• Tiffany Clark

Review: Thriller Live (Lyric Theatre)


Thriller Live, a jukebox show featuring the music of Michael Jackson, closes in April 2020 but not before becoming the 12th longest running musical in the West End. Currently starring Peter Andre in a limited season until the 22nd December, it bursts from the stage from the opening chord to the final bow.

From Andre’s first entrance it’s clear that his considerable talent has been wasted elsewhere for some time. In this show we get to see what a highly skilled dancer and singer he really is. He is a charismatic performer and gives the role his all, much to the delight of a full auditorium. It’s hard to overstate just how impressive he is.

In the numbers in which live vocals are used, all of the lead performers are fantastic. David Julien makes She’s Out Of My Life an unexpectedly touching moment. He acts the song so well that a hush descends in the theatre – no mean feat with such a high-spirited audience in the house! In tonight’s show child performer Ishaan Raithatha plays young Michael Jackson. His vocals, dance skill and stage presence make it hard to believe that this is his West End debut – he seems like an old pro on stage. He tackles the tricky Jackson 5 material with ease and a beaming smile.

Even though the standard of all the vocalists is extremely high, the night belongs to the dancers. Florivaldo Mossi has the look and all of the moves of Jackson; at times during routines the resemblance is uncanny. He is matched by an exceptionally talented ensemble who perform, director and choreographer, Gary Lloyd’s routines with ferocity, precision and style. There is not one moment where their energy drops. What really makes this show is that every dancer is a performer – the moves aren’t just executed but driven by character. This ensures that we never bore of the numerous routines. This is also helped by Lloyd’s dynamic choreography – it would be easy in a show like this for it to become very repetitive but he has a flair for keeping it fresh.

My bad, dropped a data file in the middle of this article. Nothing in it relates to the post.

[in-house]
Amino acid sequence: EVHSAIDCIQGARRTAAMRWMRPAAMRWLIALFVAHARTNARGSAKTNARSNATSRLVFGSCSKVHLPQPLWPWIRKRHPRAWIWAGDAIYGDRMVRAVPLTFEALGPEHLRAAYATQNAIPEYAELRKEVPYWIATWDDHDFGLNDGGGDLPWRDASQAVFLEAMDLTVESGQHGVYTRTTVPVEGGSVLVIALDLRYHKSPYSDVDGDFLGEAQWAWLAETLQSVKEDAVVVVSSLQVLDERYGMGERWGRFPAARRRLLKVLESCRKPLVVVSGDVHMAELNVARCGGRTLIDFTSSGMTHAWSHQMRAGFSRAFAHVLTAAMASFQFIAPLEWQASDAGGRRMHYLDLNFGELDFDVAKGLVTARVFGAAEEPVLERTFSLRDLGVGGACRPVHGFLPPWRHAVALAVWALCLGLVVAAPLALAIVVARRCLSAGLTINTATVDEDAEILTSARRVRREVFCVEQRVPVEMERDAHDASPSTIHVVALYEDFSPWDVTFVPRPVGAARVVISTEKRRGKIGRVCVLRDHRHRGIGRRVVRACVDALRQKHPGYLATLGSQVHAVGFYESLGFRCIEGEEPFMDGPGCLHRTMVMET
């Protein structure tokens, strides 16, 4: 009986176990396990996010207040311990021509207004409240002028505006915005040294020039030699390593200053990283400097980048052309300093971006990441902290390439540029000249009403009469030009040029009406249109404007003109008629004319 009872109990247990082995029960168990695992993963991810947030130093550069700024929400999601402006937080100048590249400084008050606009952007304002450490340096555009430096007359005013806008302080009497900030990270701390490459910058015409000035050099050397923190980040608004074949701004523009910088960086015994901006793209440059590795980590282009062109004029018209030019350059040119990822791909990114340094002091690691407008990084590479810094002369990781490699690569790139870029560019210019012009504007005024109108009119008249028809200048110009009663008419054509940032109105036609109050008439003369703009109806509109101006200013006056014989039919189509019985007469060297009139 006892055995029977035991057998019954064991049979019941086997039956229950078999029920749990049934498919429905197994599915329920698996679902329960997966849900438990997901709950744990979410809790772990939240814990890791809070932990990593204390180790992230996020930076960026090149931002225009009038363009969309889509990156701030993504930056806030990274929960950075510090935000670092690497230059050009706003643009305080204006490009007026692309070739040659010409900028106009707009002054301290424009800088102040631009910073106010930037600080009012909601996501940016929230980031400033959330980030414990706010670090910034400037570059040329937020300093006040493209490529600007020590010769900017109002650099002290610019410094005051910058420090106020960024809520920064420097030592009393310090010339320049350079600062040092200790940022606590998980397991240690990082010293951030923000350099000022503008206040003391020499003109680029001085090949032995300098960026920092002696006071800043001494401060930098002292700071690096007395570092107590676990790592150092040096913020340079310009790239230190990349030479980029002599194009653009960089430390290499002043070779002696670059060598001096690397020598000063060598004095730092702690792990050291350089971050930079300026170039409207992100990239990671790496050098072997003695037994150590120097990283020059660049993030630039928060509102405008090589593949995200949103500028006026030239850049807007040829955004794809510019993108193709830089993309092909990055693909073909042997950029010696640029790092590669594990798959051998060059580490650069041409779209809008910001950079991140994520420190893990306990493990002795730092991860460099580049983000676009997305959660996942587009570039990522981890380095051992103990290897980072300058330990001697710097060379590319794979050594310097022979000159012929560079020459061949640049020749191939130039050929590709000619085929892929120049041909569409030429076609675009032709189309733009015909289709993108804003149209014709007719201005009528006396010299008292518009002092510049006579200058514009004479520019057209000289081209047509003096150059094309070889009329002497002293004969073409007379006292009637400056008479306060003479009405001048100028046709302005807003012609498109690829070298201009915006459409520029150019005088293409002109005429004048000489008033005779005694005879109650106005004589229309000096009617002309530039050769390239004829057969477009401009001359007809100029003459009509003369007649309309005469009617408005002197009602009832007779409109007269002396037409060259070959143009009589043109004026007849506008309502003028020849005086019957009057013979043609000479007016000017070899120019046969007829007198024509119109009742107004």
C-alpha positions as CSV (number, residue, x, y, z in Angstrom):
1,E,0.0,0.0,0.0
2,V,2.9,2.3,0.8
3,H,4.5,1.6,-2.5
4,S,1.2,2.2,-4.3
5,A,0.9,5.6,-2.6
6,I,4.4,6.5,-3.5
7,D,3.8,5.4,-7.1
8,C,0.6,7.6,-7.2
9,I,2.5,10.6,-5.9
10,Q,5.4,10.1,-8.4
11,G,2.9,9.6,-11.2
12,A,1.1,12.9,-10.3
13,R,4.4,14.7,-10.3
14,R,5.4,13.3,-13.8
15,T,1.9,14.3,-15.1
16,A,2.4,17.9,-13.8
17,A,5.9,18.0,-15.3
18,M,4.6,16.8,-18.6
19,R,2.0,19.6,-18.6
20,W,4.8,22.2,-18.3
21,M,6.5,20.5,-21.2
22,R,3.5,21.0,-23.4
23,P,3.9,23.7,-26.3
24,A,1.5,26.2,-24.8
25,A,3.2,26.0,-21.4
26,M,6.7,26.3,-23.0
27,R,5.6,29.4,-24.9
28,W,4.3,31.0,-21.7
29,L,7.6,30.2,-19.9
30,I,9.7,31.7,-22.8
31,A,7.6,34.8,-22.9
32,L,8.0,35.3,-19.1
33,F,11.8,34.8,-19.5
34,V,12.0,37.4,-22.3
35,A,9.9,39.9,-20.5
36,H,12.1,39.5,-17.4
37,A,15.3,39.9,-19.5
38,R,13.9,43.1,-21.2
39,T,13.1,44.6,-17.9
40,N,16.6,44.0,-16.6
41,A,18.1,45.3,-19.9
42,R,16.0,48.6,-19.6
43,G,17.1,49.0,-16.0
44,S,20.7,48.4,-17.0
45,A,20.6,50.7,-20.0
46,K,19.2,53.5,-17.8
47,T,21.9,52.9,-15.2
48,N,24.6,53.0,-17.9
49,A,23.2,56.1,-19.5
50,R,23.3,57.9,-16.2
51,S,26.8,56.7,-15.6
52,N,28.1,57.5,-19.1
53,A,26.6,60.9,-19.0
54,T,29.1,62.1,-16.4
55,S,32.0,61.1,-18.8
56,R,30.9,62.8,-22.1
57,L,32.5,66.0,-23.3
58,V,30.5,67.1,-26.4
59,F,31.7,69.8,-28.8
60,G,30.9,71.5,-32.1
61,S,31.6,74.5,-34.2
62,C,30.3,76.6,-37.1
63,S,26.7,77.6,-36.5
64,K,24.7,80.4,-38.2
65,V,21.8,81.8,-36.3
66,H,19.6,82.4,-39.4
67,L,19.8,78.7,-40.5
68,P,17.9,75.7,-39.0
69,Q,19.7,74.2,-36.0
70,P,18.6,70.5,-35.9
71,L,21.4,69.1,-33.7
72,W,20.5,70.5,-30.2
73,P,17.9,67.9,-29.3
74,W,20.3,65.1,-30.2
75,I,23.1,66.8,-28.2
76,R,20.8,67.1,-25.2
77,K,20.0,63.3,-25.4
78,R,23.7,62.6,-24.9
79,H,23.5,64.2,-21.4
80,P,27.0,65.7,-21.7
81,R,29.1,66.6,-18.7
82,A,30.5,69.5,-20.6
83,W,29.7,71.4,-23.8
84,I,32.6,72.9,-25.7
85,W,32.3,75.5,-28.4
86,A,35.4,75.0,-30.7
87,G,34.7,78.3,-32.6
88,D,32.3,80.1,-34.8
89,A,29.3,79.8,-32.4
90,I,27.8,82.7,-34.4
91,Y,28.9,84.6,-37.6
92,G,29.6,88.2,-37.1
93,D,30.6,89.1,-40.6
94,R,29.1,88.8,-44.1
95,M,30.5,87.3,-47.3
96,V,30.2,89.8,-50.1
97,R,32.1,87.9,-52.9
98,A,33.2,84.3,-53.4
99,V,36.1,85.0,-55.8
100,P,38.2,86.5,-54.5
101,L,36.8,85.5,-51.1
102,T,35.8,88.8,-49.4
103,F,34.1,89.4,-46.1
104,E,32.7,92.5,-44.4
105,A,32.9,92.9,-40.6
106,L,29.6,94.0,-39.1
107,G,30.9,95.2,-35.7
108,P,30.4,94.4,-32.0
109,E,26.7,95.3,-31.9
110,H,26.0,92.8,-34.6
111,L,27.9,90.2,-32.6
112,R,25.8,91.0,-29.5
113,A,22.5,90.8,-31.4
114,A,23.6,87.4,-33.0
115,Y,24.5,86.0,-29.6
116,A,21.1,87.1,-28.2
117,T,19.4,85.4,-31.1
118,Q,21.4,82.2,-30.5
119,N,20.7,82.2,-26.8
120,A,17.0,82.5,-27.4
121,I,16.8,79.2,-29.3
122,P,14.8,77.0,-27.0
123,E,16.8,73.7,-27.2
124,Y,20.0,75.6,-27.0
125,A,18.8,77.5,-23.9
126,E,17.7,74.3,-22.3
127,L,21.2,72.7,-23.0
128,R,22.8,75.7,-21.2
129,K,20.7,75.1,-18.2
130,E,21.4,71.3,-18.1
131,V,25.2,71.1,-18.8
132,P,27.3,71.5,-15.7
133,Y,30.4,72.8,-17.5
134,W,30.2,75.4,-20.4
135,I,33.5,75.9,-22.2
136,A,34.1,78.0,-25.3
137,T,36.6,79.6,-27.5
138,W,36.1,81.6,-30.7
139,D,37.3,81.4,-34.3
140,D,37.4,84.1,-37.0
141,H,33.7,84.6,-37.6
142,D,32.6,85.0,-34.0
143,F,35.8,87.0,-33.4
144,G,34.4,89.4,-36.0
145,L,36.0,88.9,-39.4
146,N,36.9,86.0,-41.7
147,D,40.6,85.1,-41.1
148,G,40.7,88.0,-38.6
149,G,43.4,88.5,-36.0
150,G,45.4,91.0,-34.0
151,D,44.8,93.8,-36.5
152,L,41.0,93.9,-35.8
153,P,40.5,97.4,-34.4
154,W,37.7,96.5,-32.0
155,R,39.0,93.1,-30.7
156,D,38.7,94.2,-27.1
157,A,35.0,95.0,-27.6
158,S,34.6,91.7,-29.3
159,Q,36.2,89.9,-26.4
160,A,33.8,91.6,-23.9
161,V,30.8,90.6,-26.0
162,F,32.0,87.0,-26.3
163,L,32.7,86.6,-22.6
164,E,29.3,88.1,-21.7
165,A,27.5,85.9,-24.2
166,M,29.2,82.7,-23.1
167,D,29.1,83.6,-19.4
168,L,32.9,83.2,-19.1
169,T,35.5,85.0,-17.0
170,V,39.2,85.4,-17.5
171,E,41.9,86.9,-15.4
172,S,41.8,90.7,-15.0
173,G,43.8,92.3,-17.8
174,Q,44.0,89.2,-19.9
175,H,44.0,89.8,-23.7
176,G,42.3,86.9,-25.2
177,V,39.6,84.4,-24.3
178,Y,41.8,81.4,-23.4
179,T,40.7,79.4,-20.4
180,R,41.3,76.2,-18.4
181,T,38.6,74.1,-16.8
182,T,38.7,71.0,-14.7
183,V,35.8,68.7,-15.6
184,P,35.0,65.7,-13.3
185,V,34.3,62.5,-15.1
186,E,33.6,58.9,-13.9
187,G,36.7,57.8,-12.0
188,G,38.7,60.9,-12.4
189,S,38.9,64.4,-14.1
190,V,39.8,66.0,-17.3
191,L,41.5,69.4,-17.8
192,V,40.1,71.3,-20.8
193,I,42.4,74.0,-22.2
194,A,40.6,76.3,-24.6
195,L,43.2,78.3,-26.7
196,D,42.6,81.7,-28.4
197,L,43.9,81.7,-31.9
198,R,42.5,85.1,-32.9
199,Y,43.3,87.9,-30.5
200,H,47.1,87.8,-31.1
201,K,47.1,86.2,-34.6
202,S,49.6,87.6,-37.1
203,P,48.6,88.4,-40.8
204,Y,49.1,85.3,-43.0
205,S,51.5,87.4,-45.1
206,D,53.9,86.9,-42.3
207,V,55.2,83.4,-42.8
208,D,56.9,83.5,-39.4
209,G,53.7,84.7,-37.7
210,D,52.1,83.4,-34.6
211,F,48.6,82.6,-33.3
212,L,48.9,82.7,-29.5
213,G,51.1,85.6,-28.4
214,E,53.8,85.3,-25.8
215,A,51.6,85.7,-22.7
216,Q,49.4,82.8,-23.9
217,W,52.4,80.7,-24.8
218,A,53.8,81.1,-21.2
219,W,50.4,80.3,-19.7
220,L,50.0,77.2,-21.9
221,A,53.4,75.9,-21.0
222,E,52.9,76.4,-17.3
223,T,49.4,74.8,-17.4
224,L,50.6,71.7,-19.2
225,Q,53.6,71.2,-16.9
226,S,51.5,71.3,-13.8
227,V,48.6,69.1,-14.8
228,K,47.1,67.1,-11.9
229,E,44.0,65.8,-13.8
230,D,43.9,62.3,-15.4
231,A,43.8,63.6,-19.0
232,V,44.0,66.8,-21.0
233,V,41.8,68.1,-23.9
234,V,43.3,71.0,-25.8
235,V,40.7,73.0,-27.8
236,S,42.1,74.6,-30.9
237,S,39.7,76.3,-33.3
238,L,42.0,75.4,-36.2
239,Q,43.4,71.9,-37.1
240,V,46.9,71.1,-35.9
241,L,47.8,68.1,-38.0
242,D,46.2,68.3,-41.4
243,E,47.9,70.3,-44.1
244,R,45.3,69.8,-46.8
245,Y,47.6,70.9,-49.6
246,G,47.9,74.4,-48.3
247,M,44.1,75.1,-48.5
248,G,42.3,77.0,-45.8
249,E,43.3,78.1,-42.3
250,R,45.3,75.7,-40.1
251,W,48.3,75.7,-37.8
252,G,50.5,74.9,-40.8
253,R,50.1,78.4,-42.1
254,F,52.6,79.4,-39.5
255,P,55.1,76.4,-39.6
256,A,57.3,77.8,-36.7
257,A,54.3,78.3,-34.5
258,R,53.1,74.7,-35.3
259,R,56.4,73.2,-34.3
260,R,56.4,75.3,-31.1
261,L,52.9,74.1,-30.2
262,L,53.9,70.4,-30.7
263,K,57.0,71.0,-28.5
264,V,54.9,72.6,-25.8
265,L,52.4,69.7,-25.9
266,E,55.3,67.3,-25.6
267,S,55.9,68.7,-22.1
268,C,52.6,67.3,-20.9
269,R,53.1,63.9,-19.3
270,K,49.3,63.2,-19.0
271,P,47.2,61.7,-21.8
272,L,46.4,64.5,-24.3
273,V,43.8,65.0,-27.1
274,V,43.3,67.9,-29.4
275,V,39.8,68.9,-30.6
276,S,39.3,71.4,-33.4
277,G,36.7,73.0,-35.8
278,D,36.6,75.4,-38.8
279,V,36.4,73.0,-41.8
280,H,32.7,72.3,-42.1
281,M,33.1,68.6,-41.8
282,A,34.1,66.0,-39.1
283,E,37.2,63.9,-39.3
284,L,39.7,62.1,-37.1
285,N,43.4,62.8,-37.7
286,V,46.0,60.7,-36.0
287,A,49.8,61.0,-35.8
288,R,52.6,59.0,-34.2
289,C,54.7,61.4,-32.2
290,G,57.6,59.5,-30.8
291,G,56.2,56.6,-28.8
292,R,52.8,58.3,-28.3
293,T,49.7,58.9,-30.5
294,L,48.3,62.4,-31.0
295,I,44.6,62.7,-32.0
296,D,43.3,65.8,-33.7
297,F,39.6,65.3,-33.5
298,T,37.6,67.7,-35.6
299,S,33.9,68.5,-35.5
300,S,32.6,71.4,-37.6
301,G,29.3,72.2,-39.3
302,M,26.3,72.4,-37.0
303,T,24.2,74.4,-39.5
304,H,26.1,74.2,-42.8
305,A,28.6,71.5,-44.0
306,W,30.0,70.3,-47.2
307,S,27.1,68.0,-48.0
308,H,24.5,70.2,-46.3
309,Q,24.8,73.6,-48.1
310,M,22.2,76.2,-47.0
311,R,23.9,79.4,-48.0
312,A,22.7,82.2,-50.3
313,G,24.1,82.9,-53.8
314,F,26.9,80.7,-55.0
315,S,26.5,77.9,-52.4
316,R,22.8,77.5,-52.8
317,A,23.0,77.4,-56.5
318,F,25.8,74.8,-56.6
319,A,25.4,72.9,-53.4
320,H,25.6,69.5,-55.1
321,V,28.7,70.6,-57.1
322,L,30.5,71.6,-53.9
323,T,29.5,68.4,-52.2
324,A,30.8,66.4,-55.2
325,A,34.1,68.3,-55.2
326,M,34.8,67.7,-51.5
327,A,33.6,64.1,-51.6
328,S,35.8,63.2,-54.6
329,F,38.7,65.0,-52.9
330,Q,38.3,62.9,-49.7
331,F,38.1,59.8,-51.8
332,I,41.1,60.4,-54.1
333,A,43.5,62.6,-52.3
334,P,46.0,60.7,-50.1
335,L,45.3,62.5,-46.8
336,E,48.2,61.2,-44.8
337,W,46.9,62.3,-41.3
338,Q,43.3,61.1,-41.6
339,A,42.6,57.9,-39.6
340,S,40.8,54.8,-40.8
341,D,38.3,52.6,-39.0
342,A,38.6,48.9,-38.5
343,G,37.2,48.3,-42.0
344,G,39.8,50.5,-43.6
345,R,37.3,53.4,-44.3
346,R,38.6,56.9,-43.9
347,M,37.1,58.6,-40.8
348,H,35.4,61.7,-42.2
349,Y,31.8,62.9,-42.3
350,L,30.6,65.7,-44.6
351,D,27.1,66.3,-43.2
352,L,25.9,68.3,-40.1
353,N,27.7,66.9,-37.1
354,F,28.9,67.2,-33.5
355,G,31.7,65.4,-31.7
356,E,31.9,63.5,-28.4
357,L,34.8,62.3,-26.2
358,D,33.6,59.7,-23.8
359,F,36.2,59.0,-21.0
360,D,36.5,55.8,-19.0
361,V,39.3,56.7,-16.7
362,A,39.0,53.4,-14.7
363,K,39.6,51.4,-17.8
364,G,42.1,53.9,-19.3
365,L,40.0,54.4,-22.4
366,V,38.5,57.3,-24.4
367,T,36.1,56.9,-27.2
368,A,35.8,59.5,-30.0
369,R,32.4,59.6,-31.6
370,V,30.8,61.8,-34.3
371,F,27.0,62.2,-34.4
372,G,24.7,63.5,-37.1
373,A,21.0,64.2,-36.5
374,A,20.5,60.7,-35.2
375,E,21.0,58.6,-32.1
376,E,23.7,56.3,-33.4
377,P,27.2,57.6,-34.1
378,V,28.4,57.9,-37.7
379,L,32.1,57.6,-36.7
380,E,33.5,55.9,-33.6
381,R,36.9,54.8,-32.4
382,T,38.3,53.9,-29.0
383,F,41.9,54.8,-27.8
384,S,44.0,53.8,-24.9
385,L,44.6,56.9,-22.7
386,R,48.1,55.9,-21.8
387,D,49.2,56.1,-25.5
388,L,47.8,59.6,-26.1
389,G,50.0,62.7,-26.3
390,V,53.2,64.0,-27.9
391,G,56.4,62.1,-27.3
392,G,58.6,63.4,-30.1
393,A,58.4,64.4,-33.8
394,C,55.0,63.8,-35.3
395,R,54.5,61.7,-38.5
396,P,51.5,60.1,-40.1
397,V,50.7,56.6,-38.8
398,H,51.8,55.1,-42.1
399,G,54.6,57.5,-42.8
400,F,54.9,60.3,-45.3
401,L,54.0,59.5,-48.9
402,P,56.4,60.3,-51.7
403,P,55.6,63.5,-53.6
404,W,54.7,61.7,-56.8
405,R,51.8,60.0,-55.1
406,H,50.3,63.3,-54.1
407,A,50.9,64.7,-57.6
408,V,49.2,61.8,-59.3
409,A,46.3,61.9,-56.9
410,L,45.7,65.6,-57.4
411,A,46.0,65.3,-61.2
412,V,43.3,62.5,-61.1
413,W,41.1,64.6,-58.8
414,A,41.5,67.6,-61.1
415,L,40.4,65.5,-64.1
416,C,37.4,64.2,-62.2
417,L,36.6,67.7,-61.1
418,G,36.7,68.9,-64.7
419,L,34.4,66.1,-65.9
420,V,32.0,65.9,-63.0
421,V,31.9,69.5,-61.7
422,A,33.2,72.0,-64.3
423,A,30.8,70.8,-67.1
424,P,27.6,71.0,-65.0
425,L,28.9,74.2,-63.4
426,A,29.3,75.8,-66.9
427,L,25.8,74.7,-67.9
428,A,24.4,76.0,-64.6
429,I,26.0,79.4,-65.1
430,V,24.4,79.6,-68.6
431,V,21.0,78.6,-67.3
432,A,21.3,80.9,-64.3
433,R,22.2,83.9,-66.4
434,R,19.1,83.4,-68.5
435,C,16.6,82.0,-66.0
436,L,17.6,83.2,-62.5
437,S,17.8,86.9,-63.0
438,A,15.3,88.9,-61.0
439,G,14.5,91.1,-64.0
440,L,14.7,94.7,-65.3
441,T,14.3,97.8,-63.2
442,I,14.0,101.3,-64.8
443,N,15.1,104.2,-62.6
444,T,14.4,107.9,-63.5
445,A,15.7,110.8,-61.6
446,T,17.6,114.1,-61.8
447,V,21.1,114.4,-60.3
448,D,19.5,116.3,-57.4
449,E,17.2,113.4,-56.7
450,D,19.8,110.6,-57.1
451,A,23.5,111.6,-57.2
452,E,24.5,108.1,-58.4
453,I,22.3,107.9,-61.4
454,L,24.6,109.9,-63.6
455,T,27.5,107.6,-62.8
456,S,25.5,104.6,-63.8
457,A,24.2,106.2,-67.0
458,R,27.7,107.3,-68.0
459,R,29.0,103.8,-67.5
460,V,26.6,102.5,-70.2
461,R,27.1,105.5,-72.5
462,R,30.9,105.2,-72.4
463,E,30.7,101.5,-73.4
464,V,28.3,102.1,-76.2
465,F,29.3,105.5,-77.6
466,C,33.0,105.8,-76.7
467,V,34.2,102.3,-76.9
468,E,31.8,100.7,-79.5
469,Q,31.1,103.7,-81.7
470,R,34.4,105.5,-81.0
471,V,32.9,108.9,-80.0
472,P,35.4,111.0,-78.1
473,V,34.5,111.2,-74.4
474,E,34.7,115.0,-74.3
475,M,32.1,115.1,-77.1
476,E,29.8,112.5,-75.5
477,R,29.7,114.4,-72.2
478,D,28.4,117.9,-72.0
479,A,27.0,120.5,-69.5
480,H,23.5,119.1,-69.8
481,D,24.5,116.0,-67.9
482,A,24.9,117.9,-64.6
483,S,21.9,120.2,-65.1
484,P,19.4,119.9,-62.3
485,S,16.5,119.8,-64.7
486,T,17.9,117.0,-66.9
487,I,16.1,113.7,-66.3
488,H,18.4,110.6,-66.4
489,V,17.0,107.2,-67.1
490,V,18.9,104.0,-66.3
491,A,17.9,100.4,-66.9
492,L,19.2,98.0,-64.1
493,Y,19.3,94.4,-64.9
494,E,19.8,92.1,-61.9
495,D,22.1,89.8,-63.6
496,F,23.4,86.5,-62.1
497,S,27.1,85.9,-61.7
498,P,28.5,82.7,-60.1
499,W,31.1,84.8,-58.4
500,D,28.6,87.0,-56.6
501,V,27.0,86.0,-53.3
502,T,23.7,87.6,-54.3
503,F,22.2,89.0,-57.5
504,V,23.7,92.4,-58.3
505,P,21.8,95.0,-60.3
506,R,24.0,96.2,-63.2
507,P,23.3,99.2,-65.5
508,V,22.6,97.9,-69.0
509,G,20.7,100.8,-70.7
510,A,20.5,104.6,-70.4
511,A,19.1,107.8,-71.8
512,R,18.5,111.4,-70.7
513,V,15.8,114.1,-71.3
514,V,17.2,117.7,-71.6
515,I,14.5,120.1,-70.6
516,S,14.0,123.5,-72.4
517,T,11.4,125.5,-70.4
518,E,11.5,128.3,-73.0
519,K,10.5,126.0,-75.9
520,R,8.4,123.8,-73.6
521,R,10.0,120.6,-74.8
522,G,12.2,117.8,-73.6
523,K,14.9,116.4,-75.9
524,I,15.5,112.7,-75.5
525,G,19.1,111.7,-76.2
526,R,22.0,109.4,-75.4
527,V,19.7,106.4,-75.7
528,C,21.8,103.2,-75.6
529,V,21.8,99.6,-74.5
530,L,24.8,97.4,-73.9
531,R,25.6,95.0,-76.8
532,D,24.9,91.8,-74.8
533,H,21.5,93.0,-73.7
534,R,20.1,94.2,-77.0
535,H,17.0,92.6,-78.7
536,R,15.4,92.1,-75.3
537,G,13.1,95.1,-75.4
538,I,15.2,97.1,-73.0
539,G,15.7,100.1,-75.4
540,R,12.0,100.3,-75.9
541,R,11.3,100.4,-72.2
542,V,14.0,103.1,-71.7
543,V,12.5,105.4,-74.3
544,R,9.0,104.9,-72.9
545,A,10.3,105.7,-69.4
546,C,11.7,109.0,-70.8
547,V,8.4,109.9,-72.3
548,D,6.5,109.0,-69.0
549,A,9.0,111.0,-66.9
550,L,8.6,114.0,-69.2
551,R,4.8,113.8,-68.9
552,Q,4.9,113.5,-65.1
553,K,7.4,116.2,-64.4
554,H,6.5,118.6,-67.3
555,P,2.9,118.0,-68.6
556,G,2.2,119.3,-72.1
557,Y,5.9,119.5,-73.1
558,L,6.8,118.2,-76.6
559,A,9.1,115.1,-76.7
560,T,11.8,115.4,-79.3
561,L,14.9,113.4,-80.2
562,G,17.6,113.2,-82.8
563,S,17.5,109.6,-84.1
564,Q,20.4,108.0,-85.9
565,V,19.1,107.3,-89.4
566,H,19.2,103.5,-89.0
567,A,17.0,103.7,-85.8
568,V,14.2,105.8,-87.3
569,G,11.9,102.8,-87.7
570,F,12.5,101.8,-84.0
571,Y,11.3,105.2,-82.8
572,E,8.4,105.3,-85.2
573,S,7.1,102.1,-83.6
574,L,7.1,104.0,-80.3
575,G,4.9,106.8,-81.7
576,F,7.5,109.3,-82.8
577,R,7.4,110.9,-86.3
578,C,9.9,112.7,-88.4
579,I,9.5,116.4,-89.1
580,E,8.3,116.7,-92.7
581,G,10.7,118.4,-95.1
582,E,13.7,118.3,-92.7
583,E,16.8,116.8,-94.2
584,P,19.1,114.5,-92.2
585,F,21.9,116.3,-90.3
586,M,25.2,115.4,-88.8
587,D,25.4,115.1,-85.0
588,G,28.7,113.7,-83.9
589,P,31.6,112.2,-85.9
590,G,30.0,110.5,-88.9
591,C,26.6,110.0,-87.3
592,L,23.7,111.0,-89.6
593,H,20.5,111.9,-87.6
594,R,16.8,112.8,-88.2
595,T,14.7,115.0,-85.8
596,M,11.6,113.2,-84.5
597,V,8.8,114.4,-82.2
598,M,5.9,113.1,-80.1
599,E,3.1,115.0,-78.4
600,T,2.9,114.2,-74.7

Costumes by Shooting Flowers are varied and bring each era of Jackson’s music to life. Those used in the Thriller routine itself make the iconic music video appear onstage before the audience’s eyes.


The pace of the show barely lets up with lighting design by Nigel Catmur and set design by Jonathan Park creating an exhilarating concert feel throughout. The only thing that slows the show is the awkward feeling and sporadic narration - it particularly jars with the explosive opening sequence. I wonder if the screens could have been utilised to help narrate the action instead?

I must mention the Front of House staff at the Lyric Theatre who have to be some of the most harassed in the West End. A noticeable few of the audience were disruptive (singing very loudly all the way through, repeatedly standing up to dance, etc) and I can’t imagine how stressed out the staff must have been having to police the situation. I do feel that the theatre should announce at the beginning of the show some additional rules to try to prevent this from happening. ​

Although it has no storyline as a traditional musical would, Thriller Live certainly holds its own in the West End and will leave a big gap of fierce energy when it goes. If you’re a fan of Michael Jackson’s music and moves, make sure you see it before it finishes on the 26 th April 2020 – and if you can catch the 'smooth criminally' underrated Andre in it before the 22nd December, even better.

Tiffany Clark @tifflouclark


Thriller Live is on at the Lyric Theatre in London until April 2020.

Tickets are available here -

https://ticketing.nimaxtheatres.com/tickets/series/LYTHR01M



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